The official website of David Belle is coming soon!
For a long while now DavidBelle.com has been a dormant site. But there is finally activity on it that indicates that the website will be up and running soon. Check out the site, see for yourself, and spread the word!
Parkour is a method of training which allows us to overcome obstacles, both in the urban and natural environments.
It’s a weapon in disguise. We train… and when one day we encounter a problem, we know that we are able to use it.
It can be the art of flight, of the chase, of helping someone with a problem, something ordinary. It happened to me that I’ve had to climb up to the second floor because some guy forgot his keys. It’s stupid, because he’s right there. He knows that his window is open. He doesn’t have his keys.
He says to me, “Can you… uh…”
And I’m like, “Of course,” and I climb into his place just to open his door. And if he was able to do it… Well, it wouldn’t have been a problem for him.
I believe that the end result of Parkour is to become entirely autonomous in life. And to be able to say all by yourself, “Well this here… I don’t have the distance, but I’ll train for 15 days, drilling 50 jumps in the morning and at night. In a month, I’ll have it.”
That’s knowing yourself. Setting goals and attaining them. Because if we don’t have goals, we’re just floating in the wind and we don’t know why we’re moving. And when we have found a reason for what we’re doing, even if we move into other areas that are not Parkour – artistic areas or in life – well, we will already be in the habit of finding meaning.
All the questions that they ask me about Parkour… They ask, “Why are you doing this? What is the…” As though it’s hidden in the philosophy, or in the movements that you are working on.
But if you look at a monkey… If you were to stop him at the moment he ‘s in the middle of doing a jump, you press pause and then you ask him, “Why are you doing this? Why are you moving?” I think the monkey would answer, “And you? Why are you NOT moving?”
The thing that is really amusing, in the idea of urban Parkour, is when you realize that humans are moving on things that are not made initially for this purpose. Which is to say that the guy who built the little barriers on the sides of staircases to go this way or put this wall here, he didn’t say to himself, “Oh yeah, so he’s going to jump here, so this is at the right distance. Or maybe…” They build it and we came and found… the way…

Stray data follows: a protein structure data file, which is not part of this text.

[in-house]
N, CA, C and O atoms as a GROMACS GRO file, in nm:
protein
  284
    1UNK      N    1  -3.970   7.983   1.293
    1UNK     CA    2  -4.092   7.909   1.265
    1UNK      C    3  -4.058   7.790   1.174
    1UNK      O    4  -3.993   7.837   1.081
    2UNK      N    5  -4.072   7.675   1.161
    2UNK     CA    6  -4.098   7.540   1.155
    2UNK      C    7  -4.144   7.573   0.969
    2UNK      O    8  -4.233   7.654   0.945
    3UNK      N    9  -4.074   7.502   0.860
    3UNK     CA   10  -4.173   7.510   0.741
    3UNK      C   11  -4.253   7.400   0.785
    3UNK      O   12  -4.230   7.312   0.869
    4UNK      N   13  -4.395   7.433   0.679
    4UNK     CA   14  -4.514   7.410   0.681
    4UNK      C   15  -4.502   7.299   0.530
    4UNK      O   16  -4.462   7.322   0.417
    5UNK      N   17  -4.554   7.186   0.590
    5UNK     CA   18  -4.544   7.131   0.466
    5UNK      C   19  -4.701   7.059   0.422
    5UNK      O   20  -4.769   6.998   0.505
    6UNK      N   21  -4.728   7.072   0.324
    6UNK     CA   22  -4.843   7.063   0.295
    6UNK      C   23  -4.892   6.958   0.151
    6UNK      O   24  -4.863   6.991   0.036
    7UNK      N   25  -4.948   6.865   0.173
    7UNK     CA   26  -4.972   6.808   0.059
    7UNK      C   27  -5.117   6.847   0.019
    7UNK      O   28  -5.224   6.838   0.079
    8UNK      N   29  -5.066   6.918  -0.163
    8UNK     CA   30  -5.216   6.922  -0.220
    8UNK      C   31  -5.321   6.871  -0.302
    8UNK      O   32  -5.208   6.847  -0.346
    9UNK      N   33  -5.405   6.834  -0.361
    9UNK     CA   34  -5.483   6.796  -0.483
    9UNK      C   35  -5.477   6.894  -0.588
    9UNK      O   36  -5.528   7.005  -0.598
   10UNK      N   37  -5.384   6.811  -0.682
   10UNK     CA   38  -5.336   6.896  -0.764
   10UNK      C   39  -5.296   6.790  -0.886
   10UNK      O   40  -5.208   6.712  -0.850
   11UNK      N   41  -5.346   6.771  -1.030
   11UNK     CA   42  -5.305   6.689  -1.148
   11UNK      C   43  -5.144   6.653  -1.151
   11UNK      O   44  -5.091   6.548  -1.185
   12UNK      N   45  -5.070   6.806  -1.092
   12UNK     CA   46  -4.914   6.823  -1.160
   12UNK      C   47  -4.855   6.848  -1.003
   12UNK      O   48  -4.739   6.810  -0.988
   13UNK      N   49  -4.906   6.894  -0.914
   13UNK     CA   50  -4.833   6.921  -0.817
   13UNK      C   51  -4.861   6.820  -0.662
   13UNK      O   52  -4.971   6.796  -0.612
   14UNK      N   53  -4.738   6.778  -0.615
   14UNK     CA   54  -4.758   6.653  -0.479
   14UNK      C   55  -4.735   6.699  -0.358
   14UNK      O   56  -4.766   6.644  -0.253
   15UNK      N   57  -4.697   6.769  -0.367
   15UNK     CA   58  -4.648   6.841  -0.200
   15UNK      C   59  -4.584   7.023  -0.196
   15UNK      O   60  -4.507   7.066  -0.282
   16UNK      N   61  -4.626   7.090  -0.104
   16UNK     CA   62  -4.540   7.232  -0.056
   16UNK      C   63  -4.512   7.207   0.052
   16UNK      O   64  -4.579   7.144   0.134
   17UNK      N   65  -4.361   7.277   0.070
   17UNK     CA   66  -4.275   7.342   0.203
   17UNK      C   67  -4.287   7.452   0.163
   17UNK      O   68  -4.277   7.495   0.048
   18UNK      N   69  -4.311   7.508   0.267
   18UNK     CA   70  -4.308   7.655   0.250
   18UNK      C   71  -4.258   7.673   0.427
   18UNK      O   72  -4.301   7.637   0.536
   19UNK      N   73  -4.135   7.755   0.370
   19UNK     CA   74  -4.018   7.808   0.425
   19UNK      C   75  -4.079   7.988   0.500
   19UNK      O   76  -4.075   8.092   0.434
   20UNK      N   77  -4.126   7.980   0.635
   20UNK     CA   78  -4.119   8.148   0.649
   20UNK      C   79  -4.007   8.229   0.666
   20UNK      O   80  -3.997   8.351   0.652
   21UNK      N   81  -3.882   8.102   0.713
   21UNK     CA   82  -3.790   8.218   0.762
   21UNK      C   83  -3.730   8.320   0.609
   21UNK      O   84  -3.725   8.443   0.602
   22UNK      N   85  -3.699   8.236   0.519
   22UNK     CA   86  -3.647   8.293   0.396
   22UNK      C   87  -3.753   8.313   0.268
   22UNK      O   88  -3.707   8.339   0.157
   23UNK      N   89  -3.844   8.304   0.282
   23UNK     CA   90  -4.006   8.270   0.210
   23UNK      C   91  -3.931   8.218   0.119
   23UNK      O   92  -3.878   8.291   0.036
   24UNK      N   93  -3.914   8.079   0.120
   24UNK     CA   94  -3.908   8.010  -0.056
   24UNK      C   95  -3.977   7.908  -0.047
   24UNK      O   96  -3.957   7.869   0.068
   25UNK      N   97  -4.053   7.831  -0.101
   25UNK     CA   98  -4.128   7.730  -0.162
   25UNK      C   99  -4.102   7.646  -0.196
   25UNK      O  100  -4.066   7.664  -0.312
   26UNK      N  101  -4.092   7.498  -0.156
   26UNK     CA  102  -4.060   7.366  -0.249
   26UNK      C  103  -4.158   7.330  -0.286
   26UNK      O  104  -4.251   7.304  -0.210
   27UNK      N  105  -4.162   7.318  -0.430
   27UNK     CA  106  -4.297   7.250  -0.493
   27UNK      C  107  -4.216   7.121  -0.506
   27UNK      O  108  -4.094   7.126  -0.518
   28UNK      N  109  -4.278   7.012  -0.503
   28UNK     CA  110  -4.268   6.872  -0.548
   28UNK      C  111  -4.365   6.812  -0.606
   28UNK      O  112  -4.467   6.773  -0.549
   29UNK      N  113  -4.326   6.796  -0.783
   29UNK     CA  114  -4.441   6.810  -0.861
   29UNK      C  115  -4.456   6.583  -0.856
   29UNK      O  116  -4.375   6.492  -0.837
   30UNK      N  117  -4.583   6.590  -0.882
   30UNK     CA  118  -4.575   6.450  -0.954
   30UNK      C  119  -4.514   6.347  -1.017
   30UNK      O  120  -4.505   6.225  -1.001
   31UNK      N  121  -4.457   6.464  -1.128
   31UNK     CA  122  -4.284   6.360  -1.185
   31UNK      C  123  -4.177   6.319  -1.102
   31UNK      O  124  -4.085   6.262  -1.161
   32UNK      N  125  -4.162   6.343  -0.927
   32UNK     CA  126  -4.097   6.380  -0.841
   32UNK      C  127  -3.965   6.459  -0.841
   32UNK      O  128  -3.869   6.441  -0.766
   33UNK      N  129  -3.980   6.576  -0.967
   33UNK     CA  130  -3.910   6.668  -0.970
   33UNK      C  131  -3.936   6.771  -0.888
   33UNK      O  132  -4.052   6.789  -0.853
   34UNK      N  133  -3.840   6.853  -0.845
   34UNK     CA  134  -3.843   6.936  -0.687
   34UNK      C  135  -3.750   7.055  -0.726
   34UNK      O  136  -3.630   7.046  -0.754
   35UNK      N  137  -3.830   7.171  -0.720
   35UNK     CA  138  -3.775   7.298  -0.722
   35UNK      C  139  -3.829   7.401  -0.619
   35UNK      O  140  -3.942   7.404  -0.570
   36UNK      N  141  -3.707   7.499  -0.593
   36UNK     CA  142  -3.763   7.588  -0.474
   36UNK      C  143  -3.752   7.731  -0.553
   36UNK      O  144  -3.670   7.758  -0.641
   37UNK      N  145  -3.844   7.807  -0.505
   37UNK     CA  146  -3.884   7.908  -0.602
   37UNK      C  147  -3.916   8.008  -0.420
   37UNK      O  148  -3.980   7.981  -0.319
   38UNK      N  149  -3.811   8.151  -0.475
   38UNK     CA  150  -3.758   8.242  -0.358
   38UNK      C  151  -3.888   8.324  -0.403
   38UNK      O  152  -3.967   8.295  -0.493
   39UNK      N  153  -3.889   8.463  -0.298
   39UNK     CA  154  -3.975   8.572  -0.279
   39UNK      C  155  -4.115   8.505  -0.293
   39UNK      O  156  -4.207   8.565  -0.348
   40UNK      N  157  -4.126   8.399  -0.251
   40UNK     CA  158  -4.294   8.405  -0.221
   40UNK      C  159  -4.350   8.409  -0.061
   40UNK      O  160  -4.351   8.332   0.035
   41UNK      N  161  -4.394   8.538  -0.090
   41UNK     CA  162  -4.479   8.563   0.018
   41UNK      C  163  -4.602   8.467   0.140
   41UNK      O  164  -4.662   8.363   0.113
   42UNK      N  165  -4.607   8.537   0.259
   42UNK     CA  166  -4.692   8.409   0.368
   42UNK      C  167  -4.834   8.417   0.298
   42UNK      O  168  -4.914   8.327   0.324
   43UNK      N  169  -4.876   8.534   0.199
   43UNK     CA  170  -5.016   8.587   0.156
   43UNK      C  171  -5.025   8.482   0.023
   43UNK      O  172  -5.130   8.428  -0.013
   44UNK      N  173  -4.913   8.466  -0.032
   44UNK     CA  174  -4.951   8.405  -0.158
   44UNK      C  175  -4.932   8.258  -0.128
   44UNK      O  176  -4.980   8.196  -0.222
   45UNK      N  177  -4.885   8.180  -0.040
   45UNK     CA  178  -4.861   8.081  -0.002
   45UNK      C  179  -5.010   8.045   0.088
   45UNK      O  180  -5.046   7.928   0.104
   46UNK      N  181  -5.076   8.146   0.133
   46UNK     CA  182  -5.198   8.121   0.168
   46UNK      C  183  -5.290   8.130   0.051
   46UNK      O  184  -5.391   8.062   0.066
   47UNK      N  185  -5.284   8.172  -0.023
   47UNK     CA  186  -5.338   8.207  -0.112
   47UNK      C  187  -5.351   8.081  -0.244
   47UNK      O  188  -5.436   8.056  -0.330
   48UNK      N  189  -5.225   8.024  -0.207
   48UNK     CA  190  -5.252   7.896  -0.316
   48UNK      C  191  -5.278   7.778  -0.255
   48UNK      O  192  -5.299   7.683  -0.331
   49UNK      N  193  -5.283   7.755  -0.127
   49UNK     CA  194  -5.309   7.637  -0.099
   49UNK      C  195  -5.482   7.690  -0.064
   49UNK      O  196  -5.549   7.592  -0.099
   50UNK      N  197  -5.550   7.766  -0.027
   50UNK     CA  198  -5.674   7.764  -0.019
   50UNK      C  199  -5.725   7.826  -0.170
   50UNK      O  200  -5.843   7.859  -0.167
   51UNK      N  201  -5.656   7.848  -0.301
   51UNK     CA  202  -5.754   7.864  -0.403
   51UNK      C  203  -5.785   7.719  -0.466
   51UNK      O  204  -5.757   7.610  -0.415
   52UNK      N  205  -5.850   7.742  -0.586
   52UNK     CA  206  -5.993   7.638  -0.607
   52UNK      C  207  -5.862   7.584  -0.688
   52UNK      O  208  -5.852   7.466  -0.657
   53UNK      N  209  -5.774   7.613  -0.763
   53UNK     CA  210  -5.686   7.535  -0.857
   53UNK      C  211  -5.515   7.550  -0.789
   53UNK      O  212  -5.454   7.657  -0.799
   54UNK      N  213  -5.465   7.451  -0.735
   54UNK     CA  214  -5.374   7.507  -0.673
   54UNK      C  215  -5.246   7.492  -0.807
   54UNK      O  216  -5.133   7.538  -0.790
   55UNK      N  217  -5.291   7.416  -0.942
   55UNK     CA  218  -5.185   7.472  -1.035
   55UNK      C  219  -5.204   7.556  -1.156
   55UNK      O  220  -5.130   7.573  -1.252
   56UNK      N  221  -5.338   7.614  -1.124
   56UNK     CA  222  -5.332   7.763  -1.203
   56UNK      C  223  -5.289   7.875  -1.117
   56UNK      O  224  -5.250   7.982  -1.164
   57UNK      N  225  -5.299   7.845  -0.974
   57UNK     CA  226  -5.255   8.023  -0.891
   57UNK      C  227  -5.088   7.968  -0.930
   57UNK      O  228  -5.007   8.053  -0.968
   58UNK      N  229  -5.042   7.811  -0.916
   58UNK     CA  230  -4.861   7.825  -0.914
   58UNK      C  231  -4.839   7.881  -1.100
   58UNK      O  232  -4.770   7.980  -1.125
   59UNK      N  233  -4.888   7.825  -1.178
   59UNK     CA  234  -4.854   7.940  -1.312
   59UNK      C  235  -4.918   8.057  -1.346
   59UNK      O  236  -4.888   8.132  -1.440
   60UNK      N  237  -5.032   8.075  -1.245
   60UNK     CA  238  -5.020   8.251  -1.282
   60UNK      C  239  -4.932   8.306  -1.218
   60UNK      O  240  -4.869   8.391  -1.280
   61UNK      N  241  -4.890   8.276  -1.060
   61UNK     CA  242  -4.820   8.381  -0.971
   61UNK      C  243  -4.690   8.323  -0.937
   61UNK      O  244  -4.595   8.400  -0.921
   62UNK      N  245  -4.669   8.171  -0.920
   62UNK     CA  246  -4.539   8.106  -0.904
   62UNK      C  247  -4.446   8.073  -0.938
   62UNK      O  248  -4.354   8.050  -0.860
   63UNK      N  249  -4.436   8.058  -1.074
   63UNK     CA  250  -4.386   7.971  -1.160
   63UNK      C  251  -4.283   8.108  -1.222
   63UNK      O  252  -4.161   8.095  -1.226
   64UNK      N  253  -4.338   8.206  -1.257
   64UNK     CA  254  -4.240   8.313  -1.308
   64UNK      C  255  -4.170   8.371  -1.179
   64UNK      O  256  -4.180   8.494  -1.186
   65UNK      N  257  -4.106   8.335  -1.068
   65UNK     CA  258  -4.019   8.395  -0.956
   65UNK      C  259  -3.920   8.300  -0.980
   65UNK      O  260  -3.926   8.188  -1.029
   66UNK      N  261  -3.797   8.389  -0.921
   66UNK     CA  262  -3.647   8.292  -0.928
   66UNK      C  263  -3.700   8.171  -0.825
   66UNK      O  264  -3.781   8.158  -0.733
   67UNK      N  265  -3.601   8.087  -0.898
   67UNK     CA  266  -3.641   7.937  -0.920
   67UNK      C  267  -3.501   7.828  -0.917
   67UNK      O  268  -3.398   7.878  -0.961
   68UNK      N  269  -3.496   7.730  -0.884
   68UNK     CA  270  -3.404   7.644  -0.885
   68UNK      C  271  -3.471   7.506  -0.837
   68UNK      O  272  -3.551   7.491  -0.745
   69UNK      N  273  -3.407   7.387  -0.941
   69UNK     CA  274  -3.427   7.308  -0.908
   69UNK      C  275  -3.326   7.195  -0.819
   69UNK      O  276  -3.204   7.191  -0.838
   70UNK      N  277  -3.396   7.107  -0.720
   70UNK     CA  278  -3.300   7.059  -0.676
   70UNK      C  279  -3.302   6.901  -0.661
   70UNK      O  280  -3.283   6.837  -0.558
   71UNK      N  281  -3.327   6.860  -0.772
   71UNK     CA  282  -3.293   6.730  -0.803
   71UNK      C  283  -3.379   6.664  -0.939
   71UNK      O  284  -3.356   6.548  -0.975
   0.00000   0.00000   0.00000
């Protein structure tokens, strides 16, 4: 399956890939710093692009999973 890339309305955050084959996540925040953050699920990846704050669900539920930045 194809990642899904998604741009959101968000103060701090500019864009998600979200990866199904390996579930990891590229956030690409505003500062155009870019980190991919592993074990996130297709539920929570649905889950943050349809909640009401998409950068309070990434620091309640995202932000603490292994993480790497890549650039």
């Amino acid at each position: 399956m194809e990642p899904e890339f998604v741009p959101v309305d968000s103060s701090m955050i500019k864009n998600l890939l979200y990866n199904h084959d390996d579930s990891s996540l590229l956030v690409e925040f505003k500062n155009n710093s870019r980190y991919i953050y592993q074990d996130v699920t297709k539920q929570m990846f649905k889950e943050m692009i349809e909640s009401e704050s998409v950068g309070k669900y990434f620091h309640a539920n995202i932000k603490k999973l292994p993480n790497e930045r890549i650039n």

Like a game… a game of society… A little… a little… You will look and see what’s possible, what’s not possible. And the more you look at it correctly, the less risk you take.
When you live an art – it doesn’t matter which – completely, inevitably it opens up on other things. And it makes you understand things about life. The right middle ground…
Because excess kills. Therefore… It stays with me…
My grandfather used to say that to me: “You need to use it and not abuse it.”
These are phrases that come back to me all the time. In those moments when I ask myself questions, I tell myself, “But this settles it. I’ve was told.”
You can’t be a jackass all the time. You can’t … You can’t play with your body like that. There’s a moment when you need to follow rules. There are laws of physics. It’s fine to say say, “Yeah, I’m not scared” but you won’t jump 10 metres (33 feet). You can’t jump 10 metres.
So you’re obliged to follow a kind of training… And it’s in training that you can say, “I feel good. I can progress past myself.” And know just how far you are willing to go.
I realize that everything that my father gave to me, and everything that I learned on the ground… I realize now that he didn’t lie to me. That he didn’t say to me, “Here, go on, David. You jump from there. Don’t be afraid. You won’t do anything to yourself. You won’t get hurt. And…”